• Outside EmploymentMaking a homestead into a cash earning enterprise was a difficult task. Money to support life on the homestead often came from other sources of employment, depending on what was available in the area. In forested regions, homesteaders took jobs as loggers, mill hands, and timber cruisers. Government provided other opportunities, such as mail carriers, surveyors, or United States Forest Rangers. Some worked as miners, commercial fishers, bounty hunters, packers, or on road construction crews. William Taylor supplemented the homestead he purchased with funds brought in from operating a general store; his wife Fanny was the local Post Office Mistress. Near his homestead claim, Robert Getty founded a town that within a few years boasted a hotel, warehouse, boat house, school, cemetery and US Post Office. Similarly, after receiving title to his homestead claim in 1895, Frank M. Ackerley divided his land and sold lots as the future townsite of Sappho. In areas more dominated by farms, homesteaders worked as hired hands.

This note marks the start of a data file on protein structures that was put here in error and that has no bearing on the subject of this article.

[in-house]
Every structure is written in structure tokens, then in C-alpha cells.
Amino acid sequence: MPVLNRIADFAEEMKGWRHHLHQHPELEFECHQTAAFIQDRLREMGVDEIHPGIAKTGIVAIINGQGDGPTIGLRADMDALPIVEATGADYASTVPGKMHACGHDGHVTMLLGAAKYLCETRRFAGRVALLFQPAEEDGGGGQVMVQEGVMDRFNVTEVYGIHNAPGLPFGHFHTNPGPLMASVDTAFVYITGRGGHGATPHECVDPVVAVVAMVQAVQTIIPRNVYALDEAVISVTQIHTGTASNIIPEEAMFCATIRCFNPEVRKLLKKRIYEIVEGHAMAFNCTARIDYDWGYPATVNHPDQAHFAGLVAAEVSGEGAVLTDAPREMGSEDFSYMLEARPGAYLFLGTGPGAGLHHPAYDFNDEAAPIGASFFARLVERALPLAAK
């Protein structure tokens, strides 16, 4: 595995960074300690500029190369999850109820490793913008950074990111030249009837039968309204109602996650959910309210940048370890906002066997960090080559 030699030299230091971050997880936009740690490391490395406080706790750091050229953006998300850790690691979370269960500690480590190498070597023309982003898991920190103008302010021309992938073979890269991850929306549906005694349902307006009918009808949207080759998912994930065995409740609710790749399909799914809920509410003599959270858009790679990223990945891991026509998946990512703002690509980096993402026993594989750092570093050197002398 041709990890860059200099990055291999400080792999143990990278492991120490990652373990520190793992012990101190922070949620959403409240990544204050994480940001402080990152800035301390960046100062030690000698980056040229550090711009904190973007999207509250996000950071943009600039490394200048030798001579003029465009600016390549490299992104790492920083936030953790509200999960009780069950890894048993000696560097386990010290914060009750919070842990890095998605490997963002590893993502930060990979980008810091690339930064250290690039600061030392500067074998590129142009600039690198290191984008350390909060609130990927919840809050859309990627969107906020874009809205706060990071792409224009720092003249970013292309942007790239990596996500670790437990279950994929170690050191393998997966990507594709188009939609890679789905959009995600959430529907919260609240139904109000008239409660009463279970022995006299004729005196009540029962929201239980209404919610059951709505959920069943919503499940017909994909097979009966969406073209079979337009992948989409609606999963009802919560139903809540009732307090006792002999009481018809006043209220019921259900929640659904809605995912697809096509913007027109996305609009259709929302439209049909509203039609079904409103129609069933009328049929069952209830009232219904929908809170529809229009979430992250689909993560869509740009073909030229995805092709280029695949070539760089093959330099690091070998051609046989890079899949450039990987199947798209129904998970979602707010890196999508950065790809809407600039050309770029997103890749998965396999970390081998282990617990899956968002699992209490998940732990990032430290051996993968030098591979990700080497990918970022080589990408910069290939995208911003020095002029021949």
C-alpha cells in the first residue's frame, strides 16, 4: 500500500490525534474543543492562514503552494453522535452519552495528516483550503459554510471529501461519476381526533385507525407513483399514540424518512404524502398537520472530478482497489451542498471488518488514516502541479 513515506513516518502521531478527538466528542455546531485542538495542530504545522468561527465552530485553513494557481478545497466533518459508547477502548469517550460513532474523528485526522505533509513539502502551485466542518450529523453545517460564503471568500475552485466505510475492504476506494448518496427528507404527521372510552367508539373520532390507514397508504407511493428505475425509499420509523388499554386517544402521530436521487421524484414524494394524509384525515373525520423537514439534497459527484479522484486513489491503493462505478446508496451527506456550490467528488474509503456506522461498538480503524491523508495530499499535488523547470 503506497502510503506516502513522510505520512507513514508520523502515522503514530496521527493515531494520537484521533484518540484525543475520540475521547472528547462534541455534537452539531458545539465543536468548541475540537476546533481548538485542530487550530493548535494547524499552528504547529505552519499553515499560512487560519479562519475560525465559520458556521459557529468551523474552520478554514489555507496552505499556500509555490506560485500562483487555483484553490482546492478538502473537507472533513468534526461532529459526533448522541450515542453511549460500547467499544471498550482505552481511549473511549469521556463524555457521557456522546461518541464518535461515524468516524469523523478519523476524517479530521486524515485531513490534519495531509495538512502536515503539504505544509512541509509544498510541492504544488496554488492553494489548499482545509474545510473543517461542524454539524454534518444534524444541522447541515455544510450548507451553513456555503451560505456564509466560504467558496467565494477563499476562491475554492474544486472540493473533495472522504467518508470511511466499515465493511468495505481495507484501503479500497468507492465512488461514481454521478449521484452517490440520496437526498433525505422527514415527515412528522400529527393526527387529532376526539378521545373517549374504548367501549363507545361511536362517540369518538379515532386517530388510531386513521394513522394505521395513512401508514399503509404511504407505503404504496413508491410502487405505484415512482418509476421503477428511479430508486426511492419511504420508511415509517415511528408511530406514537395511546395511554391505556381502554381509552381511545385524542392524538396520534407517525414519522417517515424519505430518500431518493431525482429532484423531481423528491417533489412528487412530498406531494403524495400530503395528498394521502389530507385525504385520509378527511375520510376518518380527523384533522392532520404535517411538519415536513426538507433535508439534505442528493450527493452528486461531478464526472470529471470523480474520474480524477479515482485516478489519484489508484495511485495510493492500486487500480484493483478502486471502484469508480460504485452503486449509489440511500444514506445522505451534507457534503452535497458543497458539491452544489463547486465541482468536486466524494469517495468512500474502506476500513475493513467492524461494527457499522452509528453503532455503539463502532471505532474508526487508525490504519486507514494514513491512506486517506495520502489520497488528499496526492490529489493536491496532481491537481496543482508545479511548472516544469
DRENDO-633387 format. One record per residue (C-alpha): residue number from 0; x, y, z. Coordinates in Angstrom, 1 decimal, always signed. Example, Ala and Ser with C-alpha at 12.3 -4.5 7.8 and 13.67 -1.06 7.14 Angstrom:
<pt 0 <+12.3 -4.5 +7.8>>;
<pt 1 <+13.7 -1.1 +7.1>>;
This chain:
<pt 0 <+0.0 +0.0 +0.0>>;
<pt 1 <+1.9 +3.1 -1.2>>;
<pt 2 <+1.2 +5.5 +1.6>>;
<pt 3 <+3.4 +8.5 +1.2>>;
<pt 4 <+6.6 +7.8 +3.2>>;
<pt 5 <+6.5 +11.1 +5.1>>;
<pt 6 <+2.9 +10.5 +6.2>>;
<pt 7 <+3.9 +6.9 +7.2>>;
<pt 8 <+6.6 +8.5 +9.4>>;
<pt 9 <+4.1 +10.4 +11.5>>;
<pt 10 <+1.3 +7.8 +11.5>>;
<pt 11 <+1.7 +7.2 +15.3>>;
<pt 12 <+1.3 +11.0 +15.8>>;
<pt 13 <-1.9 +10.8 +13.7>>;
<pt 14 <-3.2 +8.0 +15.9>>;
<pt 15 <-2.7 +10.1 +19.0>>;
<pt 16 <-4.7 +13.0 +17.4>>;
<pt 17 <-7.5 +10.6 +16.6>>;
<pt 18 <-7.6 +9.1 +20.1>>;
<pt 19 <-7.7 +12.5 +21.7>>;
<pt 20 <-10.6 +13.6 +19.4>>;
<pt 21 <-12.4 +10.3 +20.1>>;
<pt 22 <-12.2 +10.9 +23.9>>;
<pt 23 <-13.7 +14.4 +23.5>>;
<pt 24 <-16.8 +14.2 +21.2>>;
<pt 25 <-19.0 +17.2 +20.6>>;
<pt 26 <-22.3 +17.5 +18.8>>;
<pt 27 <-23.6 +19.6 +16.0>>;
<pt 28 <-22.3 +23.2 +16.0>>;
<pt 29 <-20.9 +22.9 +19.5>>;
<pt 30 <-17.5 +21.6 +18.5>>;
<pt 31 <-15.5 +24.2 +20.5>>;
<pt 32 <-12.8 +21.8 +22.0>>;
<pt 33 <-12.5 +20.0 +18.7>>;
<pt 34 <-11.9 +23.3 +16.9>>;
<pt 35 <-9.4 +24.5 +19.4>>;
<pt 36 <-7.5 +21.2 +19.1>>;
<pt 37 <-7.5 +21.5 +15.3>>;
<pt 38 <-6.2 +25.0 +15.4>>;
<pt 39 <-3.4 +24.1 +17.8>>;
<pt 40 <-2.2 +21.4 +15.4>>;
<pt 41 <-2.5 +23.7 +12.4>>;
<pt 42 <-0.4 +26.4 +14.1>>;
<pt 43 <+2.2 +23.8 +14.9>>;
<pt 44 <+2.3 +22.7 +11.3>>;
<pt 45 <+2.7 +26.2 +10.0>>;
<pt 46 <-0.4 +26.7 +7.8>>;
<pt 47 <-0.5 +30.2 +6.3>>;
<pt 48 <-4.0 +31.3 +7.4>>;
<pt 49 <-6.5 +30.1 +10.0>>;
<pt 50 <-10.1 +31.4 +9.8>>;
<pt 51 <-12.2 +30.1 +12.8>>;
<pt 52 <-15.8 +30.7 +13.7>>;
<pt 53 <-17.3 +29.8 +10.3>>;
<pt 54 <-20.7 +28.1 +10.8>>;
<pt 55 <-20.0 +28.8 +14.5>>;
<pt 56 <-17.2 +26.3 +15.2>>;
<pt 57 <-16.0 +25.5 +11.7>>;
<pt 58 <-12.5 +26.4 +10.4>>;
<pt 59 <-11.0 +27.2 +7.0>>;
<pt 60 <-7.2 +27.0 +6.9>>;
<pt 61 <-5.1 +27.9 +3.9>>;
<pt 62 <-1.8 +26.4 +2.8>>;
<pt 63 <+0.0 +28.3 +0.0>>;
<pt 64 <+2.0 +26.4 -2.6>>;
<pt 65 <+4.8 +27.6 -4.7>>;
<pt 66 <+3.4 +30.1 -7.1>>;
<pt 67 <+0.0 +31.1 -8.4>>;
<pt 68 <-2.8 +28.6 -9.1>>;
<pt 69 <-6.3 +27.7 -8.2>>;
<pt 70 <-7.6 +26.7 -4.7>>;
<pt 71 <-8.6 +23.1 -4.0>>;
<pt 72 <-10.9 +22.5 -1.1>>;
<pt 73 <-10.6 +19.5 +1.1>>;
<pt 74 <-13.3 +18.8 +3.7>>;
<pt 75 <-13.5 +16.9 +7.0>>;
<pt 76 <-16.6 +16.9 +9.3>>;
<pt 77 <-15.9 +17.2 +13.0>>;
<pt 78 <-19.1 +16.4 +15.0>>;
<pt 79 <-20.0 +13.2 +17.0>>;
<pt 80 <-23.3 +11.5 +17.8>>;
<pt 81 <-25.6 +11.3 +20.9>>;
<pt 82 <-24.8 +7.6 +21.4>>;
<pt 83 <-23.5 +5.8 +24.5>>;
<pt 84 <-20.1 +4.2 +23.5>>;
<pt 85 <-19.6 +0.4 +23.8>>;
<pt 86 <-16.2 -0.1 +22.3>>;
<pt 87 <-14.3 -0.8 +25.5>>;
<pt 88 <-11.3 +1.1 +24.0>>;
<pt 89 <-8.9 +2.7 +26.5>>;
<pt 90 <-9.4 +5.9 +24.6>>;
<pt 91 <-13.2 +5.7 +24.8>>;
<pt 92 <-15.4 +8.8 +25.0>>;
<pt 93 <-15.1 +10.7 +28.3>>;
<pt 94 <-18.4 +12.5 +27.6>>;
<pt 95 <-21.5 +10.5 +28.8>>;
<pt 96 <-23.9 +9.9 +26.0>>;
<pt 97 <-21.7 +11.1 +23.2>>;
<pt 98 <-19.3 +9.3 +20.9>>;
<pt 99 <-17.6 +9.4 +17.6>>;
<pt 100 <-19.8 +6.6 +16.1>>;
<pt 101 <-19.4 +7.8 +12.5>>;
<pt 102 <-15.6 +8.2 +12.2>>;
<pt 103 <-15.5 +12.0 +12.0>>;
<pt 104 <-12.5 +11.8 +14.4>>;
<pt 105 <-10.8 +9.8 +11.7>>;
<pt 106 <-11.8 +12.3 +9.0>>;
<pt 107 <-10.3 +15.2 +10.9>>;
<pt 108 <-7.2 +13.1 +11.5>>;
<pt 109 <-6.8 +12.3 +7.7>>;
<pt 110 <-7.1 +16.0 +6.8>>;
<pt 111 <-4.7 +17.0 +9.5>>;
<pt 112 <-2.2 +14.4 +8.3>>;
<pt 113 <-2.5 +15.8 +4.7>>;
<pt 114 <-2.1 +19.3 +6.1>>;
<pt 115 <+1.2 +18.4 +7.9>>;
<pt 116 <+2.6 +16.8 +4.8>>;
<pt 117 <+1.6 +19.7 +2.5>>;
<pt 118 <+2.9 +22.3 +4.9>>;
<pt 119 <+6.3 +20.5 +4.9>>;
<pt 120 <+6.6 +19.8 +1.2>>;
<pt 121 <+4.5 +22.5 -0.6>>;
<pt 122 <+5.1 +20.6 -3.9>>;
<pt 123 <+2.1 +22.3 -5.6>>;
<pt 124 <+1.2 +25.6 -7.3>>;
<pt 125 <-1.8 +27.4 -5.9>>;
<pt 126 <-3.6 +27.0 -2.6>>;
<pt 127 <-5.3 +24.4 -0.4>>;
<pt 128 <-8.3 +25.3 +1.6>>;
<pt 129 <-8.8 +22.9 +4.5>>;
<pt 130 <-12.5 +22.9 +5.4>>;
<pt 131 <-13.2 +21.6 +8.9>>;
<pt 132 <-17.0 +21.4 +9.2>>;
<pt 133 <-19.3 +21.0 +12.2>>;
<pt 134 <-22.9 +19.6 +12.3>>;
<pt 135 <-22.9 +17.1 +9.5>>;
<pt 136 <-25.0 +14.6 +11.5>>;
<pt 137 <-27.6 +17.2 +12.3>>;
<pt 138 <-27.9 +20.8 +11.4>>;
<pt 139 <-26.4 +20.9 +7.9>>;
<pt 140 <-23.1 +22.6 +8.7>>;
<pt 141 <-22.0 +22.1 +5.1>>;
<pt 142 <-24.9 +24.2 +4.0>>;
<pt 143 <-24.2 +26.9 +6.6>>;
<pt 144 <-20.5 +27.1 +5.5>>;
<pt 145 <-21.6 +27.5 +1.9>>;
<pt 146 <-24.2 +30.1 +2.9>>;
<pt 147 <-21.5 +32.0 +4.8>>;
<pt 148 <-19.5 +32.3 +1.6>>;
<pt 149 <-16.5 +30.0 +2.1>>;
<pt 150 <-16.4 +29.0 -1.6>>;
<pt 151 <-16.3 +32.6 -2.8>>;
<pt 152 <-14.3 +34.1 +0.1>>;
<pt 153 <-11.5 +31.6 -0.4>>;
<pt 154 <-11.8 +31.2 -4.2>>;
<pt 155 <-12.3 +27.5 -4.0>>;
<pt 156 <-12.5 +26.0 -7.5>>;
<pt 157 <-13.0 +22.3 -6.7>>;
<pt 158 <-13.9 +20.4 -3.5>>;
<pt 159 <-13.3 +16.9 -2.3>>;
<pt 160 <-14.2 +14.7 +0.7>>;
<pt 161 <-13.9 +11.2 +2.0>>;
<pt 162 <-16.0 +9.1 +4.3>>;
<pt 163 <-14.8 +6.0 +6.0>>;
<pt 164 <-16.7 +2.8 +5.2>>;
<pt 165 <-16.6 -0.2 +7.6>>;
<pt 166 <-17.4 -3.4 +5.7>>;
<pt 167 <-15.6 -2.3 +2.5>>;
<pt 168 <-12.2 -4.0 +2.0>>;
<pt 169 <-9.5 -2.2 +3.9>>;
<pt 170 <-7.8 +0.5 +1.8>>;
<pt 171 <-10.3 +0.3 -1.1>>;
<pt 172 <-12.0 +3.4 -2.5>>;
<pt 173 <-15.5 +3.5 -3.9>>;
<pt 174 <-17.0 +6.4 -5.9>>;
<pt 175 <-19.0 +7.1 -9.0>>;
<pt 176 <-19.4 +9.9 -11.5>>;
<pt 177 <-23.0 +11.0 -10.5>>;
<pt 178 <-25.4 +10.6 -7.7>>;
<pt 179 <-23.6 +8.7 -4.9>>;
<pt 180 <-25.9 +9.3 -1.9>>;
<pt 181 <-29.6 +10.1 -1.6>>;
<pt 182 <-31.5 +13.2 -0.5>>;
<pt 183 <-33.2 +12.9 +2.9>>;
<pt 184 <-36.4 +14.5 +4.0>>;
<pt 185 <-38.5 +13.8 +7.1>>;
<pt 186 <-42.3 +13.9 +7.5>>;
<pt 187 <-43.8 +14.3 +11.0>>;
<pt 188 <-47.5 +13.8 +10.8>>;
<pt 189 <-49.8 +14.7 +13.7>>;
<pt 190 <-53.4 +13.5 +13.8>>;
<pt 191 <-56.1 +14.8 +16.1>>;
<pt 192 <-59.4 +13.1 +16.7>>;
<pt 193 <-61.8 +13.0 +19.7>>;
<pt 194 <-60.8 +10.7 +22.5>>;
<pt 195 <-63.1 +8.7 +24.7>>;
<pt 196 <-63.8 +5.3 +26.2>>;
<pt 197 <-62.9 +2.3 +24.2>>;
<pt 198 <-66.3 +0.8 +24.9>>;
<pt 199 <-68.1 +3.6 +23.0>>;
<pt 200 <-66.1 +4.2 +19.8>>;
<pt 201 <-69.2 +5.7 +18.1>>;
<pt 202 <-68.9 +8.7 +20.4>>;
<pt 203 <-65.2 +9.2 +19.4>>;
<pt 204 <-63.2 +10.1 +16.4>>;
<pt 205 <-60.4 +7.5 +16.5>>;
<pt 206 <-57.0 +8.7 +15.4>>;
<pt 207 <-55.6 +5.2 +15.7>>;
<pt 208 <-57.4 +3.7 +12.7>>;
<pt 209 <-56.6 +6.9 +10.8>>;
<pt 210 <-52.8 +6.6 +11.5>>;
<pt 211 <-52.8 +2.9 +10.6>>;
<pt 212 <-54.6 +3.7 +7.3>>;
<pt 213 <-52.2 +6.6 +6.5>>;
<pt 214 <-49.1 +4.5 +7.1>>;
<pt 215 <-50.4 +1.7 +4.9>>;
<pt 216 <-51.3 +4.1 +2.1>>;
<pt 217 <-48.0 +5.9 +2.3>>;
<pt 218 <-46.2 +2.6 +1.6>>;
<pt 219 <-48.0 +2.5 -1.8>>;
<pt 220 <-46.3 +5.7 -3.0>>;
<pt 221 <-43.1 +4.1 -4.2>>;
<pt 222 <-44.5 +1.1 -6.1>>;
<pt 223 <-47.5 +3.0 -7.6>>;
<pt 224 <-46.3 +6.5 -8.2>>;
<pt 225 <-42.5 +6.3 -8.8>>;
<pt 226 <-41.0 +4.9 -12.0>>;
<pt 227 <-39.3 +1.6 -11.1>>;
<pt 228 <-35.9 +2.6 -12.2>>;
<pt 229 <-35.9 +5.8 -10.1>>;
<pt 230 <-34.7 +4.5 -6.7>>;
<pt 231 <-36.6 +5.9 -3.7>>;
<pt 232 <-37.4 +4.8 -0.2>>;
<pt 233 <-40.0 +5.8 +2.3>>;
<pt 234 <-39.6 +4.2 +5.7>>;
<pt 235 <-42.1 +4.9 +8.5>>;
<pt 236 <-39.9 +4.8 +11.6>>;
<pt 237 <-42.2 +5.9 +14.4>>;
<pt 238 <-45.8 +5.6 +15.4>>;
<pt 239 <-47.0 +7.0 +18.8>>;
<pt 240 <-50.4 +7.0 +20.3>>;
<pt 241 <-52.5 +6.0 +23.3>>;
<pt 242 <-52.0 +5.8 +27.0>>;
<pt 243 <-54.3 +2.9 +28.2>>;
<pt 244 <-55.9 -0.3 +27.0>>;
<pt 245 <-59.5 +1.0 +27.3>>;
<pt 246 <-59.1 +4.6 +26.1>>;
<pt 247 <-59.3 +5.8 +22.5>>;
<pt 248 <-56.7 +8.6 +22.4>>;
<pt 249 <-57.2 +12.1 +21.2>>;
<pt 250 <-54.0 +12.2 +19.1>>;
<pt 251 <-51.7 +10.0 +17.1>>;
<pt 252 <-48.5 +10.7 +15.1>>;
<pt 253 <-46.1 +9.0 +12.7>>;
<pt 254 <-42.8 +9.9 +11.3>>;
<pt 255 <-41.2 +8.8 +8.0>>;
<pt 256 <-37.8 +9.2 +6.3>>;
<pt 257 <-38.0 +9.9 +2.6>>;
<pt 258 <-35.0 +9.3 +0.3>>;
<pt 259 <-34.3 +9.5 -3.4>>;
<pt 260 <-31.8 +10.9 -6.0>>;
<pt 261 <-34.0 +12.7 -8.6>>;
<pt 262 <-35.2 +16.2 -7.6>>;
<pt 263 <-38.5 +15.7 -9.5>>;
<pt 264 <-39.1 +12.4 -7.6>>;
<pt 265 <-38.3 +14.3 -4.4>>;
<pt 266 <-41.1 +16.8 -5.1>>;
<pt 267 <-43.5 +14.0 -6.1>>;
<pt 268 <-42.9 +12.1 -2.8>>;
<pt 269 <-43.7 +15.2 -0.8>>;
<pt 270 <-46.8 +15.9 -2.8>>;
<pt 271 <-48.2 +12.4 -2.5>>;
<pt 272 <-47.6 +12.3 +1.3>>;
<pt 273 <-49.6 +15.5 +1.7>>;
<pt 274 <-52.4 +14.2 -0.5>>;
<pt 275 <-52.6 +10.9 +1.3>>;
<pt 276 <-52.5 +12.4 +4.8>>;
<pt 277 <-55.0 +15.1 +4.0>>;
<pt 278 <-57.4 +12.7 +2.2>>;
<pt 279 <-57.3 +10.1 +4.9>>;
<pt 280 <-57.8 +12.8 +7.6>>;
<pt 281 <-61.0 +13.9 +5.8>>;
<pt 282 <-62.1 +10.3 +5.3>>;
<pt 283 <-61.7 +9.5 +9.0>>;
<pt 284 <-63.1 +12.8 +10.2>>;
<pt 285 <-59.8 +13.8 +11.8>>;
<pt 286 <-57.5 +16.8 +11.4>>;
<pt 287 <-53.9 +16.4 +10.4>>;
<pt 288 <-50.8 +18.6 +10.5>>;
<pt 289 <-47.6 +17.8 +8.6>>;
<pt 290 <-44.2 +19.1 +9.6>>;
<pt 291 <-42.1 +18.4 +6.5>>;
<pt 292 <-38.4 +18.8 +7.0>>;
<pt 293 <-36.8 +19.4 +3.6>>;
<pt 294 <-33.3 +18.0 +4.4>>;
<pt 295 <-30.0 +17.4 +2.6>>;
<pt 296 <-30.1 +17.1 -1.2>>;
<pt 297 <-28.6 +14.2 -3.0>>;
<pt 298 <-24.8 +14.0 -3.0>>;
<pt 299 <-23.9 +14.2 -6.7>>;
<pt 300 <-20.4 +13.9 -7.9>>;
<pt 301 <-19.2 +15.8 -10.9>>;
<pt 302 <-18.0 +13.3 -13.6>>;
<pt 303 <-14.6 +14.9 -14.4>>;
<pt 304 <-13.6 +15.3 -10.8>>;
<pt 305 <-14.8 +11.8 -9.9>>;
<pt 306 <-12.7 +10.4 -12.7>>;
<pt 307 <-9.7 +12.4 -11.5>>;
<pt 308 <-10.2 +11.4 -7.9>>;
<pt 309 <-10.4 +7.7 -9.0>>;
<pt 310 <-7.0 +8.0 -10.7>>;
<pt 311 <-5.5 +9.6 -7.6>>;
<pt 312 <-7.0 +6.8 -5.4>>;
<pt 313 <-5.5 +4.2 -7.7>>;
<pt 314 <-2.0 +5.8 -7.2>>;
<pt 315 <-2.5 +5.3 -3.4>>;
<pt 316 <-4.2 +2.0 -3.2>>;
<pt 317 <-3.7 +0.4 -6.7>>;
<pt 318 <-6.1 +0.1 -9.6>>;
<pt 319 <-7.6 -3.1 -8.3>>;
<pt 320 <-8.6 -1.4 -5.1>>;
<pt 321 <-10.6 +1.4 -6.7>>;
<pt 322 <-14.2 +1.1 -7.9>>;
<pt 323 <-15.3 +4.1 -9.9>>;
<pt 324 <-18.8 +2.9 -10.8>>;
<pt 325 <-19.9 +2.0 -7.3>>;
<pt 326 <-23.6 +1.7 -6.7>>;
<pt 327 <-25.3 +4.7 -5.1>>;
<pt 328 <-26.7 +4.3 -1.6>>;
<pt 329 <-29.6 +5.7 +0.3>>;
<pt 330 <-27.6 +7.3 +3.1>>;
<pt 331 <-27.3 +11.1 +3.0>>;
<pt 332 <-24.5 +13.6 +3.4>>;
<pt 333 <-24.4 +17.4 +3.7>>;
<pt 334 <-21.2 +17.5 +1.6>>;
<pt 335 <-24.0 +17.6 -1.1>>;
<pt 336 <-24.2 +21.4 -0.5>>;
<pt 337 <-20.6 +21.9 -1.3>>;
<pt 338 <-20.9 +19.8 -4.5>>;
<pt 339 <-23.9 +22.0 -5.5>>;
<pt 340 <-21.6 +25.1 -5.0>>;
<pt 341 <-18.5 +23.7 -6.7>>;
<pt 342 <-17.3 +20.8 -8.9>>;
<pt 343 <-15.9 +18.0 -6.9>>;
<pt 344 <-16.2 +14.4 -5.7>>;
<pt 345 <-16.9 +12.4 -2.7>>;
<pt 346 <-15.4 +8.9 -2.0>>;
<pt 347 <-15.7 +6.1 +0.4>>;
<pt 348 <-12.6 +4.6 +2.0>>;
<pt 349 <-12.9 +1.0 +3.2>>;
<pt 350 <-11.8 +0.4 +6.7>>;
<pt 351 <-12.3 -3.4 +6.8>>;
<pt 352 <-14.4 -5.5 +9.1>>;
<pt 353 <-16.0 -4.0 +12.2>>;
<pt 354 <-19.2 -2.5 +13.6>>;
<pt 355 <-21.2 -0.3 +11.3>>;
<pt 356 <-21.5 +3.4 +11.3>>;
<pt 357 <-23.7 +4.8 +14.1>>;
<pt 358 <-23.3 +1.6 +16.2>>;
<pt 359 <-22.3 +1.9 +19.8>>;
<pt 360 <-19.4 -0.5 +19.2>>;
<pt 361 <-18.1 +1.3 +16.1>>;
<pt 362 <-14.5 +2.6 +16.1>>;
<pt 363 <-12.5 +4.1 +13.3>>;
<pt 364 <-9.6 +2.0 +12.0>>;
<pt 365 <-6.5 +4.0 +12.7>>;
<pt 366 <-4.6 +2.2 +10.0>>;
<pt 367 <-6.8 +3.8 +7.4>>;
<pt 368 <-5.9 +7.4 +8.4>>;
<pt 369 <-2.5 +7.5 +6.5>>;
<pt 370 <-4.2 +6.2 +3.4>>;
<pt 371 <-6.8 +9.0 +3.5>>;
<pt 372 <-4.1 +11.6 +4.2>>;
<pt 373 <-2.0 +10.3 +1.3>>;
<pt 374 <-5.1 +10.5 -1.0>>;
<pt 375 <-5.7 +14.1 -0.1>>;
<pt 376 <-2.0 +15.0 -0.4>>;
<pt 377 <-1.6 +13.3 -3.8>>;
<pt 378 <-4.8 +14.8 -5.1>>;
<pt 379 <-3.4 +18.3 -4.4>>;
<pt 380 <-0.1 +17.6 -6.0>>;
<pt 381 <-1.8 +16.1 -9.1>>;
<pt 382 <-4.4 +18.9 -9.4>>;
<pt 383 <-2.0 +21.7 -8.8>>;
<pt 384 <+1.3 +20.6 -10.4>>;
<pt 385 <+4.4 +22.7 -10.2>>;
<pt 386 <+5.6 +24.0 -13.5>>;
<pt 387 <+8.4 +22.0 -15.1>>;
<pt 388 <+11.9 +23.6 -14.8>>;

Although the creators and supporters of homestead law conceived of homesteads as sufficient in themselves to support a farming family, finding extra work could determine their success or failure. Most of those who took homesteads in the Wildwoods area of Lewis County in the 1880s, wrote one local resident, abandoned them by 1900 because "there was no opportunity to earn money, necessary to supplement Nature's bounty." Whether farming for subsistence or the market, homesteaders needed funds for a variety of items, from sugar to agricultural implements. Because proving up required a certain percentage of residence on the land, homesteaders were theoretically limited to the hours they worked off the homestead, but insufficient residence requirements were notoriously difficult to prove.